Speech in the mirror? Neurobiological correlates of self-speech perception

Avril Treille 1 Coriandre Vilain 2, 1 Sonia Kandel 1 Jean-Luc Schwartz 1 Marc Sato 3
1 GIPSA-PCMD - PCMD
GIPSA-DPC - Département Parole et Cognition
2 GIPSA-Services - GIPSA-Services
GIPSA-lab - Grenoble Images Parole Signal Automatique
Abstract : Self-awareness and self-recognition during action observation may partly result from a functional matching between action and perception systems. This perception-action interaction enhances the integration between sensory inputs and our own sensory-motor knowledge. We present combined EEG and fMRI studies examining the impact of self-knowledge on multisensory integration mechanisms. More precisely, we investigated this impact during auditory, visual and audio-visual speech perception. Our hypothesis was that hearing and/or viewing oneself talk would facilitate the bimodal integration process and activate sensory-motor maps to a greater extent than observing others. In both studies, half of the stimuli presented the participants’ own productions (self condition) and the other half presented an unknown speaker (other condition). For the “self” condition, we recorded videos of each participant producing/pa/, /ta/ and /ka/ syllables. In the “other” condition, we recorded videos of a speaker the participants had never met producing the same syllables. These recordings were then presented in different modalities: auditory only (A), visual only (V), audio-visual (AV) and incongruent audiovisual (AVi – incongruency referred to different speakers for the audio and video components). In the EEG experiment, 18 participants had to categorize the syllables. In the fMRI experiment, 12 participants had listen to and/or view passively the syllables. In the EEG session, audiovisual interactions were estimated by comparing auditory N1/P2 ERPs during bimodal responses (AV) with the sum of the responses in A and V only conditions (A+V). The amplitude of P2 ERPs was lower for AV than A+V. Importantly, latencies for N1 ERPs were shorter for the “Visual-self” condition than the “Visual-other”, regardless of signal type. In the fMRI session, the presentation modality had an impact on brain activation: activation was stronger for audio or audiovisual stimuli in the superior temporal auditory regions (A= AV=AVi> V), and for video or audiovisual stimuli in MT/V5 and in the premotor cortices (V=AV=AVi> A). In addition, brain activity was stronger in the “self” than the “other” condition both at the left posterior inferior frontal gyrus and cerebellum (lobules I-IV). In line with previous studies on multimodal speech perception, our results point to the existence of integration mechanisms of auditory and visual speech signals. Critically, they further demonstrate a processing advantage when the perceptual situation involves our own speech production. In addition, hearing and/or viewing oneself talk increased activation in the left posterior IFG and cerebellum. These regions are generally responsible for predicting sensory outcomes of action generation. Altogether, these results suggest that viewing our own utterances leads to a temporal facilitation of auditory and visual speech integration. Moreover, processing afferent and efferent signals in sensory-motor areas leads to self -awareness during speech perception. Part of this research was supported by a grant from the European Research Council (FP7/2007-2013 Grant Agreement no. 339152, "Speech Unit(e)s")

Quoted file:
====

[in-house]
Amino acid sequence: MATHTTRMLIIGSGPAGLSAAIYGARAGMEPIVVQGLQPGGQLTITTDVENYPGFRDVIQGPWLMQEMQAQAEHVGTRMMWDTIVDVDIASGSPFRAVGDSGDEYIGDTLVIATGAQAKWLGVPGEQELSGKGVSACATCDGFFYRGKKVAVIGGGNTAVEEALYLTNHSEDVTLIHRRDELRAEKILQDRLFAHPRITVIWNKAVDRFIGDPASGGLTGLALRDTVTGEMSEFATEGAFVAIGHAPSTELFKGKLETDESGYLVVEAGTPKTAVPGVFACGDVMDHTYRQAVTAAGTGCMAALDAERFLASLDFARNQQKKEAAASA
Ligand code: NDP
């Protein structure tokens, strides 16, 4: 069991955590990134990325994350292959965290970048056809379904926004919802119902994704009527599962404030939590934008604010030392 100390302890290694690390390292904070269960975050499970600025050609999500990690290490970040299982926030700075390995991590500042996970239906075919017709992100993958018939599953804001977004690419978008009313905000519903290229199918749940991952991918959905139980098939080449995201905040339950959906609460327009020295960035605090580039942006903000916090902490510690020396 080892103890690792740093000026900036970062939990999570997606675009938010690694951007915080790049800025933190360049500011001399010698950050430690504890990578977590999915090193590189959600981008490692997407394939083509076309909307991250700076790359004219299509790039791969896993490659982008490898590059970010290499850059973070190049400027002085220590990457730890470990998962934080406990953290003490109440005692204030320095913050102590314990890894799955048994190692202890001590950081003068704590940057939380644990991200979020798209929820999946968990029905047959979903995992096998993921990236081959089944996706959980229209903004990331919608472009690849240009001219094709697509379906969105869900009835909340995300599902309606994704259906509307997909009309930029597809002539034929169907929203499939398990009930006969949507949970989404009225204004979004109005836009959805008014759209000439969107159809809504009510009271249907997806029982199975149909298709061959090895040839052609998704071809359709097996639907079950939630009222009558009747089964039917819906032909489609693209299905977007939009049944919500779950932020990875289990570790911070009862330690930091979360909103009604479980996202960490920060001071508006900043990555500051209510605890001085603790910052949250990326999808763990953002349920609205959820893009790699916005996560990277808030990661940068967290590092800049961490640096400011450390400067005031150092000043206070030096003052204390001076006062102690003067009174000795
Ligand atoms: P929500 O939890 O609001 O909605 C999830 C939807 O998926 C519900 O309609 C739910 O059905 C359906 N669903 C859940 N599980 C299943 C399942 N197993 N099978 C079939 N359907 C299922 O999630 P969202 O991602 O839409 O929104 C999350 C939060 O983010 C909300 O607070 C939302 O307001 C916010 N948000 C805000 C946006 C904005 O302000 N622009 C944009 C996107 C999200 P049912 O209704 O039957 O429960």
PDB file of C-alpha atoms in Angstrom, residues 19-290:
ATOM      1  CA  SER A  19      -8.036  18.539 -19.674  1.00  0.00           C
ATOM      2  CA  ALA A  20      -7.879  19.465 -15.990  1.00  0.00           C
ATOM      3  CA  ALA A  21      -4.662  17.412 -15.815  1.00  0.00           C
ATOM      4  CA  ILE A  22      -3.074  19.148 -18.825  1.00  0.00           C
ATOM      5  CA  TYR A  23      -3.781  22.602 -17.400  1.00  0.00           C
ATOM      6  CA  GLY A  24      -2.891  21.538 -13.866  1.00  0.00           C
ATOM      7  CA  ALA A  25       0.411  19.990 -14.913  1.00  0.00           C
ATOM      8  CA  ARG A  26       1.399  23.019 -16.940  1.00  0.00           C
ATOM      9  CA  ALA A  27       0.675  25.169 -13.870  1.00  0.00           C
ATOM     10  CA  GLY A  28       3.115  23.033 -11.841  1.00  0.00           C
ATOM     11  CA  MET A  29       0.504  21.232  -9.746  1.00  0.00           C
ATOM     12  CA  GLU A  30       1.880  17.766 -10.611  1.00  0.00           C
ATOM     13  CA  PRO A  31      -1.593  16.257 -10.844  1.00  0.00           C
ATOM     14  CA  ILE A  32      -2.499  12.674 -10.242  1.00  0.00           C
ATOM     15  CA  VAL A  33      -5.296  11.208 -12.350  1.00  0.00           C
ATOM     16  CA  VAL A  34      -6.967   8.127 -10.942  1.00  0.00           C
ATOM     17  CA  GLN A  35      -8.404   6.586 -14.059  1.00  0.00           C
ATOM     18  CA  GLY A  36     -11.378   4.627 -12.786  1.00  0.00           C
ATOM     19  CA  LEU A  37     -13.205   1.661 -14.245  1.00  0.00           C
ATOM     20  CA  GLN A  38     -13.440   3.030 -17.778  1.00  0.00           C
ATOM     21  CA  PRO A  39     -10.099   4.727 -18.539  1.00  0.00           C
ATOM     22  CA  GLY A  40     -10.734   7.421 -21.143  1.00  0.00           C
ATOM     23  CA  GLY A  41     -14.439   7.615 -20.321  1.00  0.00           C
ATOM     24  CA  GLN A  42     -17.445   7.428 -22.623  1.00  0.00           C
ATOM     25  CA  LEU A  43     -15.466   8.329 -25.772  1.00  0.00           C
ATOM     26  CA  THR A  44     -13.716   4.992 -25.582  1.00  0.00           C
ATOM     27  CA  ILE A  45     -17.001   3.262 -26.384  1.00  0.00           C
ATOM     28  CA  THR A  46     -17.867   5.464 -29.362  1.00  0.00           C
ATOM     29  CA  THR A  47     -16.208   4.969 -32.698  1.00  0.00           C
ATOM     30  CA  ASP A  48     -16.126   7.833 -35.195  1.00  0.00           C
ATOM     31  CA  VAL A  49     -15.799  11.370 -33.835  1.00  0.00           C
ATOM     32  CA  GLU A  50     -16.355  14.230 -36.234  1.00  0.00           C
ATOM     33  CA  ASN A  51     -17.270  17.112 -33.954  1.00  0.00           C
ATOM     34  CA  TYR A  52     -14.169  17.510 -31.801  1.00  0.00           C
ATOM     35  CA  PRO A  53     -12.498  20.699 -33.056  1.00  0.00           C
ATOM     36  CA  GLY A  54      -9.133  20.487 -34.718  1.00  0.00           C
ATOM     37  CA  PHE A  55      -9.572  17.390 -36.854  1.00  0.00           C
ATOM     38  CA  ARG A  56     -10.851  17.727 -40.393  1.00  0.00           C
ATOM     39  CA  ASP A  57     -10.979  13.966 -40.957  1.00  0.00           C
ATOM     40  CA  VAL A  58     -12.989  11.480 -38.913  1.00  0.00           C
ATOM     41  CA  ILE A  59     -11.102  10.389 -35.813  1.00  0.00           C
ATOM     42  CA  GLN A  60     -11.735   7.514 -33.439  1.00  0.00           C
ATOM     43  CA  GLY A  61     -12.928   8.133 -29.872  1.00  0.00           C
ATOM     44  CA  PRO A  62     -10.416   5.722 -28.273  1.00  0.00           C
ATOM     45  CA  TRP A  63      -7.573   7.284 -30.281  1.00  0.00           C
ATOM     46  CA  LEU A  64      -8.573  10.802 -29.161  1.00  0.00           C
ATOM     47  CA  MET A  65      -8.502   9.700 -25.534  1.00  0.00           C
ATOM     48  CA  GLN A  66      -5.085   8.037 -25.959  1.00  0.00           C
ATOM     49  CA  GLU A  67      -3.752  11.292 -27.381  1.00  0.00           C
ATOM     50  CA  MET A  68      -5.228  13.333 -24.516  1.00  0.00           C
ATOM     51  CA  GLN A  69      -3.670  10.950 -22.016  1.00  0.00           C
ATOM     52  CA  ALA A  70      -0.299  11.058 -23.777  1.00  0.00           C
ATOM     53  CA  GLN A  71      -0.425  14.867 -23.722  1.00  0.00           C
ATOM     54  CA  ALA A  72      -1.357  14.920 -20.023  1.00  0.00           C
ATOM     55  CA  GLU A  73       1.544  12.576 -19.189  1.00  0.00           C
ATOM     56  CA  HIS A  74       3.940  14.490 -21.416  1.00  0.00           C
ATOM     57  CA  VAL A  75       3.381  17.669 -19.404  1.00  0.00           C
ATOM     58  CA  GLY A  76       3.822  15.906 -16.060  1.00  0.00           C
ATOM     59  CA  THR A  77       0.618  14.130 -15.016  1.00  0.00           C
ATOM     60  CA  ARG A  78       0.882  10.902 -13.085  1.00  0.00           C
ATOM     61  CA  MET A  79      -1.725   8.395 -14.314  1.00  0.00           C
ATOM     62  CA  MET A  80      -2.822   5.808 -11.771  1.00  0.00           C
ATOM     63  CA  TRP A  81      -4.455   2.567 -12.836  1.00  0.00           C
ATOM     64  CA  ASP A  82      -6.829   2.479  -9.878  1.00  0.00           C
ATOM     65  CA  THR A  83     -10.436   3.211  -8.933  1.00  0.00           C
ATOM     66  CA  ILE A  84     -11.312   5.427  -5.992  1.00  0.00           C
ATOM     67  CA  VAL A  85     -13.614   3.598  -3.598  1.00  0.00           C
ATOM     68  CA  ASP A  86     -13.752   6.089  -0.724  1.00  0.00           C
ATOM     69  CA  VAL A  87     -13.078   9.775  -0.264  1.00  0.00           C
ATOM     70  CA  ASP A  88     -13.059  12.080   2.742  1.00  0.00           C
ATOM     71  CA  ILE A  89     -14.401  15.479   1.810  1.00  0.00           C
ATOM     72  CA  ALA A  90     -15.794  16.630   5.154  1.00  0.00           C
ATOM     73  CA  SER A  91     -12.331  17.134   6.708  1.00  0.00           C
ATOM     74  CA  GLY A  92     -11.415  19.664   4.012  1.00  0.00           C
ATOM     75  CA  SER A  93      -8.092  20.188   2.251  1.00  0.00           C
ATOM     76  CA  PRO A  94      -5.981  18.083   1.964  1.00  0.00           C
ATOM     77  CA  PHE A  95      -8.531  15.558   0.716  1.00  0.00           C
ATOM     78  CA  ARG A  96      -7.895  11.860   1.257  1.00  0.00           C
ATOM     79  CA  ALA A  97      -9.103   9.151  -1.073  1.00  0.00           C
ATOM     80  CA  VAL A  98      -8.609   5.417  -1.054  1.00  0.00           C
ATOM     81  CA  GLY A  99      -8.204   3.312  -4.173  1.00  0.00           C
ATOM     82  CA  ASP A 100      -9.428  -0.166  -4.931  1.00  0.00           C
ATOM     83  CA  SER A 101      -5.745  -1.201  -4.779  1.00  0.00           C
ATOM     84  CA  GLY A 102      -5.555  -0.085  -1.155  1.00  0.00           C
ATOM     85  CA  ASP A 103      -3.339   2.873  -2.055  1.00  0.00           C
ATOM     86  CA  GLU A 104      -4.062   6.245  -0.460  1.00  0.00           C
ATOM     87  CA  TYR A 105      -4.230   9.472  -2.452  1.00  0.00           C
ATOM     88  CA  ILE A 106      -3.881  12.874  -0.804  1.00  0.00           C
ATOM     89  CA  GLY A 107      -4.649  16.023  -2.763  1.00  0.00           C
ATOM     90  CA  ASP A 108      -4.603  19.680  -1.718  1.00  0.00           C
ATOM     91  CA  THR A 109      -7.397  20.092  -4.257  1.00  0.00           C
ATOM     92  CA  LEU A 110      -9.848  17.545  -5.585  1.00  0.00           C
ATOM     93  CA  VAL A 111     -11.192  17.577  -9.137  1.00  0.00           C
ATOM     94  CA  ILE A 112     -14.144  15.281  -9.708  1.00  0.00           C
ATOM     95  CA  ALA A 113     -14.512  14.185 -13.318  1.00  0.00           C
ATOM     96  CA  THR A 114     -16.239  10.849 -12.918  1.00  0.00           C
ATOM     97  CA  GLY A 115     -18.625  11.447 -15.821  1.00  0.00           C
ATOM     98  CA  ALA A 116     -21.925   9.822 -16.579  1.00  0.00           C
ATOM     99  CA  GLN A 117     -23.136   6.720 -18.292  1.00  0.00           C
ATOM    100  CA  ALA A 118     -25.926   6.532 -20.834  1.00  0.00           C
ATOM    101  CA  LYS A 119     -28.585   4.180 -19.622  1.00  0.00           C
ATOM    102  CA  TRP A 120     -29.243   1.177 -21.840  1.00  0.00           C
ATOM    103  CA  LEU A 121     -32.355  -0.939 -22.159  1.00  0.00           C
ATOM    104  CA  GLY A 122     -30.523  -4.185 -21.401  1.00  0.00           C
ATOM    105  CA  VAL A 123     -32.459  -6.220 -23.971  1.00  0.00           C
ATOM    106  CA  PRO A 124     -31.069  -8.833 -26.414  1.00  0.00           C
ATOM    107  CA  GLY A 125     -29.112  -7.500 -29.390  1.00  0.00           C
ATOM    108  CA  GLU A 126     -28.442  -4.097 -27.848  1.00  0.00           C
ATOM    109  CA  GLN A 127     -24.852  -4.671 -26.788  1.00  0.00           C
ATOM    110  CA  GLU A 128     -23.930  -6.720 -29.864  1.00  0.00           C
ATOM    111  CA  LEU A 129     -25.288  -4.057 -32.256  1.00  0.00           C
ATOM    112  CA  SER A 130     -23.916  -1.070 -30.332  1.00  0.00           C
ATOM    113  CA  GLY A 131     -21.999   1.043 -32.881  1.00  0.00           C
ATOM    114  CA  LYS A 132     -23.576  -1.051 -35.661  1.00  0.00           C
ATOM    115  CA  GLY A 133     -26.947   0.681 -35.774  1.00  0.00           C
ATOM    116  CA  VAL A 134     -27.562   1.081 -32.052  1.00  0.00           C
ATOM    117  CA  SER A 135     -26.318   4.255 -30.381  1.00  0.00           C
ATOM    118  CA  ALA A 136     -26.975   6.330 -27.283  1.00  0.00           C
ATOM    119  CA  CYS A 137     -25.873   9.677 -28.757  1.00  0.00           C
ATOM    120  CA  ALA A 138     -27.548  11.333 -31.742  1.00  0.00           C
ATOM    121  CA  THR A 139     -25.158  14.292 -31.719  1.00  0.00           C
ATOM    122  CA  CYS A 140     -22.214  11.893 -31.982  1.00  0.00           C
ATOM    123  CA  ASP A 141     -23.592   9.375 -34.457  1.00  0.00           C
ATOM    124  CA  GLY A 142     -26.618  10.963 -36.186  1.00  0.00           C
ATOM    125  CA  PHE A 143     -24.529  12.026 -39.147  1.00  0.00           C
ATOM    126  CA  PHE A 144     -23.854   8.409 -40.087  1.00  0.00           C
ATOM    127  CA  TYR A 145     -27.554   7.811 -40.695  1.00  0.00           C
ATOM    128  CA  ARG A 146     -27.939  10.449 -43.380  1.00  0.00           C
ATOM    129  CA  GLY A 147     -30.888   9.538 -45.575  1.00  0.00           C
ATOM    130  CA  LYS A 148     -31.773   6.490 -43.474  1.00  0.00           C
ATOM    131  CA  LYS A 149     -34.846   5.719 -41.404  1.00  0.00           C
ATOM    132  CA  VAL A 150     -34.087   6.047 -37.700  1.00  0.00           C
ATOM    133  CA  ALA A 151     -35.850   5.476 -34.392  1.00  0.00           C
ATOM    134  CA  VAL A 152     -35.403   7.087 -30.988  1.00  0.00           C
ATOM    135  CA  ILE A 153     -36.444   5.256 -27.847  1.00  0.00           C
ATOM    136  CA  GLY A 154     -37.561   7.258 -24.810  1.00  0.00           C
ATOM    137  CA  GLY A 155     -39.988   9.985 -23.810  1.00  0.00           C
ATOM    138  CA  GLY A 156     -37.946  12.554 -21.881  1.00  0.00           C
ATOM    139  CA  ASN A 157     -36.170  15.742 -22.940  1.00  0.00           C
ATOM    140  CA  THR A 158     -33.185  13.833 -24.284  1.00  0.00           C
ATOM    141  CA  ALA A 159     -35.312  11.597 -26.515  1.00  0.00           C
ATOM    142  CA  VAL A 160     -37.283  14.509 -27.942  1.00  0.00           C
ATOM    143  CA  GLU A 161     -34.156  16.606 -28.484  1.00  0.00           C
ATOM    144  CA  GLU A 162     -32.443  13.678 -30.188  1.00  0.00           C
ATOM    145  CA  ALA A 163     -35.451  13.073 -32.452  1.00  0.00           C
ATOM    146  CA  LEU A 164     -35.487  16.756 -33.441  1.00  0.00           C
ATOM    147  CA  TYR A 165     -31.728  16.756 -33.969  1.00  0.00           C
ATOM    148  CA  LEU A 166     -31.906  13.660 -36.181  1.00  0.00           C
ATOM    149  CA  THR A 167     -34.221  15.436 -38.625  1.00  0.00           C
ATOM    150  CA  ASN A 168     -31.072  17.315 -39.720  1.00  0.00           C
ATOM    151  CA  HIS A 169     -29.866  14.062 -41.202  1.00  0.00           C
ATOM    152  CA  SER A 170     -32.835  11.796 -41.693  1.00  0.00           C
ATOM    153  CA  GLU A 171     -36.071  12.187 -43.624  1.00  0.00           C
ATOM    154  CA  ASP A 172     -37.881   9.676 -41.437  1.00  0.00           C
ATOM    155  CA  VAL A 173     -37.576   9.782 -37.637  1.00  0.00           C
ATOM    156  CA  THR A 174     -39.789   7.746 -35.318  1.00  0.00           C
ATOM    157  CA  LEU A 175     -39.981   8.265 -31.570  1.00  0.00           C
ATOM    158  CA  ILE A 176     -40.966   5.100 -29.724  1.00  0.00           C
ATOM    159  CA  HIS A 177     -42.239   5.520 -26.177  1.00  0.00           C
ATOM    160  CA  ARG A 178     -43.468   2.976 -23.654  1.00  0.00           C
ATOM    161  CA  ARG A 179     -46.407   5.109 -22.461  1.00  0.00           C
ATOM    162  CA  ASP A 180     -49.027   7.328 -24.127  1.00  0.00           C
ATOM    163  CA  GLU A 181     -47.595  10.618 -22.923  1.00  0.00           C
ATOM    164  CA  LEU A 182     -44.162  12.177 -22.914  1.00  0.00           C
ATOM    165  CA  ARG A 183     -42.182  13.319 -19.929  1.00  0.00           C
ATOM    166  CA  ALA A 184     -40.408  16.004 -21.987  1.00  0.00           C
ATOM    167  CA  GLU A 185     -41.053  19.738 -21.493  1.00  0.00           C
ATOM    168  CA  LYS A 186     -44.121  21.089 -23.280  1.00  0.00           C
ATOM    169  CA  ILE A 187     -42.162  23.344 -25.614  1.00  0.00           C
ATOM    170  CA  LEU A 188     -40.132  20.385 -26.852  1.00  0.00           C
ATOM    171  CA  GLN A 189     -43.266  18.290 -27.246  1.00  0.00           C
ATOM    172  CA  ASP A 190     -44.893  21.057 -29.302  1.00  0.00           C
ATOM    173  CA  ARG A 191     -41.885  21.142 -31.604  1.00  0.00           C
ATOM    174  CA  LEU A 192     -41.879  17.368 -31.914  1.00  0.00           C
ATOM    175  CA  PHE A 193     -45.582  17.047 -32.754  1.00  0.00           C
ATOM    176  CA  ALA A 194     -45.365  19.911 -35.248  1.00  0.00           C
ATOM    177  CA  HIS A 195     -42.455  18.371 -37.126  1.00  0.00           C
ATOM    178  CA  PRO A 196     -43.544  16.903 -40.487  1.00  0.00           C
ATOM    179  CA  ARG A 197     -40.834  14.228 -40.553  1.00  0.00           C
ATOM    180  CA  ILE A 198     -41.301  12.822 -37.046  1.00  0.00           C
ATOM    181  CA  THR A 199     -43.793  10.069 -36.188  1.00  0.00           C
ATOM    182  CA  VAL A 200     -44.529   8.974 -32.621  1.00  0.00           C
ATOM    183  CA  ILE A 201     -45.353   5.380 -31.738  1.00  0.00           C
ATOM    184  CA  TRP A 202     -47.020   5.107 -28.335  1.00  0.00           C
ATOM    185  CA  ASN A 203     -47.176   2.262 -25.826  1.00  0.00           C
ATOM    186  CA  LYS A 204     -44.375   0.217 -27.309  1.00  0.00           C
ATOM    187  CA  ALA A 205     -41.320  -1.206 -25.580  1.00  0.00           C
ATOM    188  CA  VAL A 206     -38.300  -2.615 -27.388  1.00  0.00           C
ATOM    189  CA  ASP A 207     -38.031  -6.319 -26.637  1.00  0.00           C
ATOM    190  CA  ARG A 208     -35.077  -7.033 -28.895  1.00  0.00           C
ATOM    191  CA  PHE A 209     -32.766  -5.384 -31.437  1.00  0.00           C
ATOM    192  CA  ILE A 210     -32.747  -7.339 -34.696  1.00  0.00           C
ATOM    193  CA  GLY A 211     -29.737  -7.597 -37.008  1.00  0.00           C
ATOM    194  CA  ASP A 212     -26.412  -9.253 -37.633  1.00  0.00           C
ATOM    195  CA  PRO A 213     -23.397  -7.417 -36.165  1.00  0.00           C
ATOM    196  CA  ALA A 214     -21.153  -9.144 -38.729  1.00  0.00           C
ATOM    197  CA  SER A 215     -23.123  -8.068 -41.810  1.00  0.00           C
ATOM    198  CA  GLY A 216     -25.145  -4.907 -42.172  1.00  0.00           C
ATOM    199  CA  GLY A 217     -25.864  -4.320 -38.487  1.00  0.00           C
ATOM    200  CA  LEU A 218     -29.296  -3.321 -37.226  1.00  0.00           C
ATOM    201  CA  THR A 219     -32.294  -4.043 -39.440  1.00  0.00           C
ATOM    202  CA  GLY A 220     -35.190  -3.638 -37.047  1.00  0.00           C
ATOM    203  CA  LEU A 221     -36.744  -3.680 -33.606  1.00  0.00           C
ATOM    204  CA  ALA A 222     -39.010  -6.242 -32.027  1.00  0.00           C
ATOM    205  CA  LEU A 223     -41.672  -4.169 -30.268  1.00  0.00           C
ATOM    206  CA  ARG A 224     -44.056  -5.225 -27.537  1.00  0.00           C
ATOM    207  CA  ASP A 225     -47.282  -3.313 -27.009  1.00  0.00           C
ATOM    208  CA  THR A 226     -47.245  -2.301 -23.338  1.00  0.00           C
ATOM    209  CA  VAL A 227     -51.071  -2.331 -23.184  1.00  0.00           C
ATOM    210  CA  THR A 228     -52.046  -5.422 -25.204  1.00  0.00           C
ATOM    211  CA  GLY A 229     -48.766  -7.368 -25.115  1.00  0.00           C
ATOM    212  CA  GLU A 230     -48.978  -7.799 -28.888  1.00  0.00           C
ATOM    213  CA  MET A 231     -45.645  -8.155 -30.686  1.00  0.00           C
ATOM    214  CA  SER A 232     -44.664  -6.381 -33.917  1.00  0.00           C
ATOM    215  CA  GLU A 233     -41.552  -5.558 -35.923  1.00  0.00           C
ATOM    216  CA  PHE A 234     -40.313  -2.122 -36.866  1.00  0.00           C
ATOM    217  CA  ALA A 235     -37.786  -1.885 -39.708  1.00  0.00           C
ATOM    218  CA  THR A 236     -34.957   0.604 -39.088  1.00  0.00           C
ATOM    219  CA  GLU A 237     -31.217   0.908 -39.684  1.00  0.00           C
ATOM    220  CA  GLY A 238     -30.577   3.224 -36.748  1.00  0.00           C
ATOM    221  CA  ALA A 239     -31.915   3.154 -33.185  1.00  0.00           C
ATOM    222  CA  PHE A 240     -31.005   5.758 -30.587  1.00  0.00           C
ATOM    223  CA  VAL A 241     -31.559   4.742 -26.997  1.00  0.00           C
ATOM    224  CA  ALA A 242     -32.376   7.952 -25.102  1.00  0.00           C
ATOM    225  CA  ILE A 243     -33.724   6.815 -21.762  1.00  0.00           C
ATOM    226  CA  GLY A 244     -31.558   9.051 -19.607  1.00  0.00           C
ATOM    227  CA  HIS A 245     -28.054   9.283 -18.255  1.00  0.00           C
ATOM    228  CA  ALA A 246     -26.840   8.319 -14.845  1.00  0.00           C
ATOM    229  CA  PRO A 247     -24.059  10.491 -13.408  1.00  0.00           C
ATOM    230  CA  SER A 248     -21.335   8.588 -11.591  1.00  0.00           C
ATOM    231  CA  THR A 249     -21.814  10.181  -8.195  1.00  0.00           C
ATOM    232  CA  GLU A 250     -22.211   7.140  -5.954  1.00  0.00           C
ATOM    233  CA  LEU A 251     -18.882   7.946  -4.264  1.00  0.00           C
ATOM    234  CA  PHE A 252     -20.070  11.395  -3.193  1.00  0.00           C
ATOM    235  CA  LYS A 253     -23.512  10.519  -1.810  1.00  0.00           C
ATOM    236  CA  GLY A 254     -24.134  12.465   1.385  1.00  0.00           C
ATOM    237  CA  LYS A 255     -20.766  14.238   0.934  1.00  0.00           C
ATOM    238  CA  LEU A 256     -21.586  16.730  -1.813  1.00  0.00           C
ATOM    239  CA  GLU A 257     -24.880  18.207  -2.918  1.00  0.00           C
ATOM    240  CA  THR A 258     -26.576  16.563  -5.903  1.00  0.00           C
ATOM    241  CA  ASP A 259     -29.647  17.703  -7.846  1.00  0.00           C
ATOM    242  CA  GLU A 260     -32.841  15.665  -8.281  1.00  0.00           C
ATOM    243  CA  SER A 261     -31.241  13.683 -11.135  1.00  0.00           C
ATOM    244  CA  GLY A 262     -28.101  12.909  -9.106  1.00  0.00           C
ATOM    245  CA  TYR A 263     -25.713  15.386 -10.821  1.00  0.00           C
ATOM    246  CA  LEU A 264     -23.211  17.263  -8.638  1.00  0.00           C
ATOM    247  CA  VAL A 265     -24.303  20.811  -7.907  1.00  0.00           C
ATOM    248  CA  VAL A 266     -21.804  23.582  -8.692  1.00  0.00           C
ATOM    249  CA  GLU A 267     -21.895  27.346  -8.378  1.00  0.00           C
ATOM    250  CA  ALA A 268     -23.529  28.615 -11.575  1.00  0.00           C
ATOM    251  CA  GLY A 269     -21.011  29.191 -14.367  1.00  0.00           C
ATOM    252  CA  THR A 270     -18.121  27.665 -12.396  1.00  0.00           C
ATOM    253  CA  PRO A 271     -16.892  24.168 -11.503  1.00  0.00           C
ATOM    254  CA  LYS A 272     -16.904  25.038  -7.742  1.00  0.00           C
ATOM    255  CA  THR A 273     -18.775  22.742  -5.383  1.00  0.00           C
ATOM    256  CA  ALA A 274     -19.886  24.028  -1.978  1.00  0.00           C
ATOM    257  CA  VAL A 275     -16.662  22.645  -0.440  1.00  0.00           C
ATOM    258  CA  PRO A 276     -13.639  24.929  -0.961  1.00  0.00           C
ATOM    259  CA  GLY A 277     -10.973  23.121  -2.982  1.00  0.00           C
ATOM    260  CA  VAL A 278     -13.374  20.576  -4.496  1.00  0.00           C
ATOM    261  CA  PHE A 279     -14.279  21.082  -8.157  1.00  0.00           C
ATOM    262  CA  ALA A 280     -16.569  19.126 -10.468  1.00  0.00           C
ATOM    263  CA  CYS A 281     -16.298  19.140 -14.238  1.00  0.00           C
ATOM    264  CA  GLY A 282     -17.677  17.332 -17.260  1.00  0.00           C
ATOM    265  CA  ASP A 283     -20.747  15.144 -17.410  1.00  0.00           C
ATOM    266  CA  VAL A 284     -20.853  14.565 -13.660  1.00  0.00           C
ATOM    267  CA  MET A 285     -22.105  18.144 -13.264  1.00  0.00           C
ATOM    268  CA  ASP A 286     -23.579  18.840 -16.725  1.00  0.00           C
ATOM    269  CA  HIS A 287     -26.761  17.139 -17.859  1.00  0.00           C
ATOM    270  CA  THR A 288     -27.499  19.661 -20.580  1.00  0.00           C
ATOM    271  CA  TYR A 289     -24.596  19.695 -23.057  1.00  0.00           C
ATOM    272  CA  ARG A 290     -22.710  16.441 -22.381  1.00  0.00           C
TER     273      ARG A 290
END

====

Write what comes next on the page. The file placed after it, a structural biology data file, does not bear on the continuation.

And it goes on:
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Submitted on : Thursday, March 21, 2019 - 9:28:36 AM
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Avril Treille, Coriandre Vilain, Sonia Kandel, Jean-Luc Schwartz, Marc Sato. Speech in the mirror? Neurobiological correlates of self-speech perception. Seventh Annual Society for the Neurobiology of Language Conference, Oct 2015, Chicago, United States. ⟨hal-02074936⟩

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